Academic journal article Indian Journal of Psychiatry

Effects of Duration of Untreated Psychosis on Long-Term Outcome of People Hospitalized with First Episode Schizophrenia

Academic journal article Indian Journal of Psychiatry

Effects of Duration of Untreated Psychosis on Long-Term Outcome of People Hospitalized with First Episode Schizophrenia

Article excerpt

Byline: Amresh. Shrivastava, Nilesh. Shah, Megan. Johnston, Larry. Stitt, Meghana. Thakar, Gurusamy. Chinnasamy

Duration of untreated psychosis (DUP) has emerged as a reliable predictor of outcome but continues to remain under scientific scrutiny. The present study examines the effect of differential periods of DUP on long-term outcome of first episode schizophrenia at Mumbai, India. This research was a prospective, 10-year follow-up naturalistic study. Hospitalized patients of first episode schizophrenia were selected and followed up. Results showed that the mean DUP was higher for a group which showed clinical recovery on Clinical Global Impression Scale [14.0 months (SD=8.0) in recovered and 10.8 months (SD=5.7) in non-recovered group (P=0.091)]. DUP was not found to be significantly associated with any of the end point parameters of good clinical or social outcome. Thus, this study found that DUP alone does not determine outcome status confirming the role of psychopathological heterogeneity.

Introduction

Outcome of schizophrenia has been repeatedly demonstrated to be 'good' and 'favorable,' which generally implies that most of the patients treated adequately are able to maintain a reasonable quality of life, remain free from distressing symptoms, can function at a moderate level and live a life outside psychiatric institutions in the community.[sup] [1],[2],[3],[4],[5]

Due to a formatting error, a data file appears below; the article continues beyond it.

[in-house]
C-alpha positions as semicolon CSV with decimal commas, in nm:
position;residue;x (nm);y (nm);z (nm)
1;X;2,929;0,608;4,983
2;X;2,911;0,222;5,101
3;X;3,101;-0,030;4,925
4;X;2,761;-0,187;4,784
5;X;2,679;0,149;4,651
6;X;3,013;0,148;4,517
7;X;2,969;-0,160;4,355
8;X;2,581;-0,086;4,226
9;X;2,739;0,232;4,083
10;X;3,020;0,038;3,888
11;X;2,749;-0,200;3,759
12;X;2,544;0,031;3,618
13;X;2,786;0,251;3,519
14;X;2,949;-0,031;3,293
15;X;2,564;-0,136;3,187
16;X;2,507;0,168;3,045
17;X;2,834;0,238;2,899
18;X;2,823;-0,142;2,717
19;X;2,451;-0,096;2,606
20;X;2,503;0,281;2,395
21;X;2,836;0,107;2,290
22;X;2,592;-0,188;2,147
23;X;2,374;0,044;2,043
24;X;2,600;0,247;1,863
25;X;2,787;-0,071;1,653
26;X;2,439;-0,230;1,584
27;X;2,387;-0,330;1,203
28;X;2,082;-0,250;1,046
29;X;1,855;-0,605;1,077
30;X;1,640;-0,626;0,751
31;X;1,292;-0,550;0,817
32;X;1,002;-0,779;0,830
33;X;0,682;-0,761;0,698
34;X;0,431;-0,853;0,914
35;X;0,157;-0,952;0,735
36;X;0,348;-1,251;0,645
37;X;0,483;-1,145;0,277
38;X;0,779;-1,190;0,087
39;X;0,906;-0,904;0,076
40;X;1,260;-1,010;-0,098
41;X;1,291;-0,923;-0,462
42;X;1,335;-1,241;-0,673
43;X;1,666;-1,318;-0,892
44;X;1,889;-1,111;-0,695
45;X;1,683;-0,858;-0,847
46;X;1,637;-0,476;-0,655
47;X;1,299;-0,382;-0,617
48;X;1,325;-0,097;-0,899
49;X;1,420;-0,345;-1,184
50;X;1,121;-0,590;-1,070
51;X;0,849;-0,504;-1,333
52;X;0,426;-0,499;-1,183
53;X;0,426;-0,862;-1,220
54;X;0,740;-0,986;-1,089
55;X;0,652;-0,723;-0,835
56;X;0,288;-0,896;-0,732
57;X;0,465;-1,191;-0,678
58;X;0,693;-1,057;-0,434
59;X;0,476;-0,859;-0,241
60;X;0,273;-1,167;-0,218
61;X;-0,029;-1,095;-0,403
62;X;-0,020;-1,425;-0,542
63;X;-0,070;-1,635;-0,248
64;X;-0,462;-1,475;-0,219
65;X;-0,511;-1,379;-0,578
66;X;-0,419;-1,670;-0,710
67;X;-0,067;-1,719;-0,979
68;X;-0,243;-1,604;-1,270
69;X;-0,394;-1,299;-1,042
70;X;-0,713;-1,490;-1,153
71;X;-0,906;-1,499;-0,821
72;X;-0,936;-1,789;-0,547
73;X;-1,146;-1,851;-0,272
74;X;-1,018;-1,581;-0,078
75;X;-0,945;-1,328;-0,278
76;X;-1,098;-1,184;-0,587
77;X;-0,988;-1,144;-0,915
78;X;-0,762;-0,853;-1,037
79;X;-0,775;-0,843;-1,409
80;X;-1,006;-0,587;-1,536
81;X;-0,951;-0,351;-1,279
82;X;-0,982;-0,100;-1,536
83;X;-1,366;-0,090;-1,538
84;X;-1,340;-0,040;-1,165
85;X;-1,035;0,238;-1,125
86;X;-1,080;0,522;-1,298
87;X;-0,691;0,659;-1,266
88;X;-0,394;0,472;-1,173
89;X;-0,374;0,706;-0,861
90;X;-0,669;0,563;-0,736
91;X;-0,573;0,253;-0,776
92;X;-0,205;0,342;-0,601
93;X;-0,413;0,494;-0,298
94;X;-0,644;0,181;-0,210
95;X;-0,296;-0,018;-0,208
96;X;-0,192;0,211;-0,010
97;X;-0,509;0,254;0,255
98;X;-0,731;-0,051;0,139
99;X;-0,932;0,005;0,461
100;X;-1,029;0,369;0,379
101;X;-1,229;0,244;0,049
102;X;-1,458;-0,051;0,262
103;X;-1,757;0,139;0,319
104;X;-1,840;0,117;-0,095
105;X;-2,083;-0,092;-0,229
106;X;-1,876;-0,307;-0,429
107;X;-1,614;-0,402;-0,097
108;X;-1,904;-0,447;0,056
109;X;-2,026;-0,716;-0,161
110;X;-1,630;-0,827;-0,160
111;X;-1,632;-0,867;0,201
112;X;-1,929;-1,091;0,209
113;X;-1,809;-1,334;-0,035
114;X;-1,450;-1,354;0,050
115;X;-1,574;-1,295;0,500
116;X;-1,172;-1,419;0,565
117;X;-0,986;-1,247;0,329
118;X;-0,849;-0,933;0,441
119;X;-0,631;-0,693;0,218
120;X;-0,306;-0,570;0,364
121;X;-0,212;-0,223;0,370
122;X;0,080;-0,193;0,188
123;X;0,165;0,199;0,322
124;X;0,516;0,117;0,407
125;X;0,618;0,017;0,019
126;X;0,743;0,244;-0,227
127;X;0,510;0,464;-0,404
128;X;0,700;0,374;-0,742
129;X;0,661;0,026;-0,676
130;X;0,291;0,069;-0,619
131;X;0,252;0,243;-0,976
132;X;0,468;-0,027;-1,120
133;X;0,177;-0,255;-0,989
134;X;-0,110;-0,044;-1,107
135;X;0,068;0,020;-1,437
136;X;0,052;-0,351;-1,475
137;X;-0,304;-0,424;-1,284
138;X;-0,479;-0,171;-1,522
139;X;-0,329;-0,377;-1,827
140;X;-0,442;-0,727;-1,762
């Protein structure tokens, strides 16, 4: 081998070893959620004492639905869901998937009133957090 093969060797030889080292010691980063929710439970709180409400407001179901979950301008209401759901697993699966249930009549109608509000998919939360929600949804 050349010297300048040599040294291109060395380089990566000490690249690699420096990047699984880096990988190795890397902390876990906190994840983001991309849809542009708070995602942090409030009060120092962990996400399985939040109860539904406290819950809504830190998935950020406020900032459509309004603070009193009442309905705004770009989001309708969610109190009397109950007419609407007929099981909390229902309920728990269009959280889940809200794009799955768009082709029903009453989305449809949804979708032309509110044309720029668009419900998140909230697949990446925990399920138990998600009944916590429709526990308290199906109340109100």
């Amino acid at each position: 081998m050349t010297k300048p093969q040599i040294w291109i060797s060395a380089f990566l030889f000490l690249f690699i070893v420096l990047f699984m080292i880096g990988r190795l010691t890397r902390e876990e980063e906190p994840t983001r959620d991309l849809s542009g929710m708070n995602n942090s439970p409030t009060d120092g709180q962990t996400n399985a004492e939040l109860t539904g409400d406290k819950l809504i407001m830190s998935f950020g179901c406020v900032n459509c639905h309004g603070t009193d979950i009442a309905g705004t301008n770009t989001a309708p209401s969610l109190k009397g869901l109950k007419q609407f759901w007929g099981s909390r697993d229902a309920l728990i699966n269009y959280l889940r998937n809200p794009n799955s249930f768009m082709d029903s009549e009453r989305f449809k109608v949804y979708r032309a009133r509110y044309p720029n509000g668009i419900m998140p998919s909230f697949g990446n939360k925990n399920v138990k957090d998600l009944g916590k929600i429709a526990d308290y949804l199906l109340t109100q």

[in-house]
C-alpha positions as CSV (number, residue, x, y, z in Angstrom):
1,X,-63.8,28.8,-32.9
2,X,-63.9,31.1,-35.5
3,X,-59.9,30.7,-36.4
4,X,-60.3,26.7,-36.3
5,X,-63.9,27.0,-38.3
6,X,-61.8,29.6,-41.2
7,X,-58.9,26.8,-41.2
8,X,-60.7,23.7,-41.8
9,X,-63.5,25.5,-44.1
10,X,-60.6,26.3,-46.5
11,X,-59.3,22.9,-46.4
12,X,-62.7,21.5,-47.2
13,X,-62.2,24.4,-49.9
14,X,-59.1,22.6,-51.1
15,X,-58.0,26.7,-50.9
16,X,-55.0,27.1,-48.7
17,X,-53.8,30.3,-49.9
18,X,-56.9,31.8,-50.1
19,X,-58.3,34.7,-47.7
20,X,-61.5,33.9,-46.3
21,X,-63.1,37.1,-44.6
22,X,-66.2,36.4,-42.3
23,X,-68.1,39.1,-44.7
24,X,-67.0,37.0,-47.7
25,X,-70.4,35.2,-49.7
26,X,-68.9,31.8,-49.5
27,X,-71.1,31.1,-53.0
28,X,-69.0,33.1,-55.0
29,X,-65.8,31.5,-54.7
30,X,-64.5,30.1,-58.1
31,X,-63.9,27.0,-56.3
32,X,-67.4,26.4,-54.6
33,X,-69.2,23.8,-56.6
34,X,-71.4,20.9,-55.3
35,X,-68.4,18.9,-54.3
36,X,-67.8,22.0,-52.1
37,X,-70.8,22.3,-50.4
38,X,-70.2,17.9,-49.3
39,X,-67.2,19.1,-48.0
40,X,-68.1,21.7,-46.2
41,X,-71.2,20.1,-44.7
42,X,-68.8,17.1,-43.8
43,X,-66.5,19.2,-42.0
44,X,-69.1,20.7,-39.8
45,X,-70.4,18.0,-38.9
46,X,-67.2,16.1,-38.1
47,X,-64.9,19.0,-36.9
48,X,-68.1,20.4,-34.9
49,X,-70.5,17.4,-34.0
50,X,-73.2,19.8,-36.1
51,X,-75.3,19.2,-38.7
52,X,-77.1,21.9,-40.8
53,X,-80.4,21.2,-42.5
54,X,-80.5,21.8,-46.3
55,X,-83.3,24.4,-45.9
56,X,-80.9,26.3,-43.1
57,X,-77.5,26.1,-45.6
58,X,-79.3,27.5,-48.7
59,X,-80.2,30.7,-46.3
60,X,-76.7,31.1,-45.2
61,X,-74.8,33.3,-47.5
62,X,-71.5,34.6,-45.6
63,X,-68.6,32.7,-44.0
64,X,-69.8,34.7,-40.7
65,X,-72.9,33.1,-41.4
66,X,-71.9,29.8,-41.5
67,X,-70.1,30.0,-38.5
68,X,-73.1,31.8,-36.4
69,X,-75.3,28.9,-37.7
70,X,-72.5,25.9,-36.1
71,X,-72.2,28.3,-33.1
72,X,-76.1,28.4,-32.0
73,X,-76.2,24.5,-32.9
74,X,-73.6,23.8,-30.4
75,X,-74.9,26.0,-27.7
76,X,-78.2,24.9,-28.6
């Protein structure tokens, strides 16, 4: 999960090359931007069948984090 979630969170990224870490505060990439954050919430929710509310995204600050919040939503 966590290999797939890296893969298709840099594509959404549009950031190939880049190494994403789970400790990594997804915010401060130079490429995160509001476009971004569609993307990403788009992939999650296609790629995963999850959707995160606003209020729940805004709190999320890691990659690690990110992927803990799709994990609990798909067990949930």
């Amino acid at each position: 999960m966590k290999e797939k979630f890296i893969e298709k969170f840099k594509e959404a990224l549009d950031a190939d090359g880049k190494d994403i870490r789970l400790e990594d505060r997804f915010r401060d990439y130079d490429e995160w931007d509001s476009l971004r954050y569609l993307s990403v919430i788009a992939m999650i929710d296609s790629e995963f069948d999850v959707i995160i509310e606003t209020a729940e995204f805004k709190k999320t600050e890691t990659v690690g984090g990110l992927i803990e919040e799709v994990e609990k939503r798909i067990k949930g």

A number of reasons have been cited for this premise, which of course has currently come under some scrutiny.[sup] [6],[7] There has been intense interest in duration of untreated psychosis (DUP) because of the proposal that psychosis is somehow neurologically toxic.[sup] [8] If this is true that delay in treating people with psychosis could impair prognosis, while reducing delay could improve it.[sup] [9] However, despite the blossoming of early intervention services, there is continuing disagreement over whether there is a real association between DUP and outcome. Several conflicting evidence have been reported.[sup] [10],[11],[12]

Although DUP has been reported as an independent marker of outcome, measurement errors and variability in DUP in terms of heterogeneity have also been reported and caution advised.[sup] [13],[14] The strength of association between DUP and outcome has been found to be only 'moderately strong' based upon the available data, accounting for approximately 13% of variance or one-third to one-fourth of those who did not achieve remission.[sup] [15] Until now, very few long-term studies have examined this association. Long-term outcome of schizophrenia is multifactorial in nature; it not clearly known if a short DUP is a strong determinant of long-term outcome.[sup] [16] The present study examines the effects of DUP on clinical and social outcome in a 10-year, long-term follow-up in a cohort of first episode psychosis.

Materials and Methods

Design This study is a naturalistic, prospective, longitudinal follow-up study conducted at Mumbai, India. Assessments were conducted at the baseline and at the end of 10 years, follow-up, by trained and experienced clinical research staff. Inter-rater reliability was established for quantification of outcome.

Sample and settings Two hundred patients admitted with first episode psychosis were recruited as per inclusion criteria, and 101 were available at the end point. Wherever necessary patients were traced, contacted and assessed. The study was carried out in a non-governmental, psychiatric hospital certified as a psychiatric facility by the State Government as per Indian Mental Health Act 1983 from a period of 1993 to 2007. The Independent Ethics Commission of Mumbai approved the study.

All patients and their relatives were explained the nature and purpose of study and an informed consent was obtained at the beginning of the study as well as at the end of the follow up for repeat assessment.

Inclusion and exclusion criteria Baseline inclusion criteria included: hospitalization, availability of key relatives, confirmed diagnosis of psychotic disorder- non-affective as per Diagnostic and Statistical Manual (DSM-III-R) criteria; between the ages of 18-45 years, informed consent for participation in the study. …

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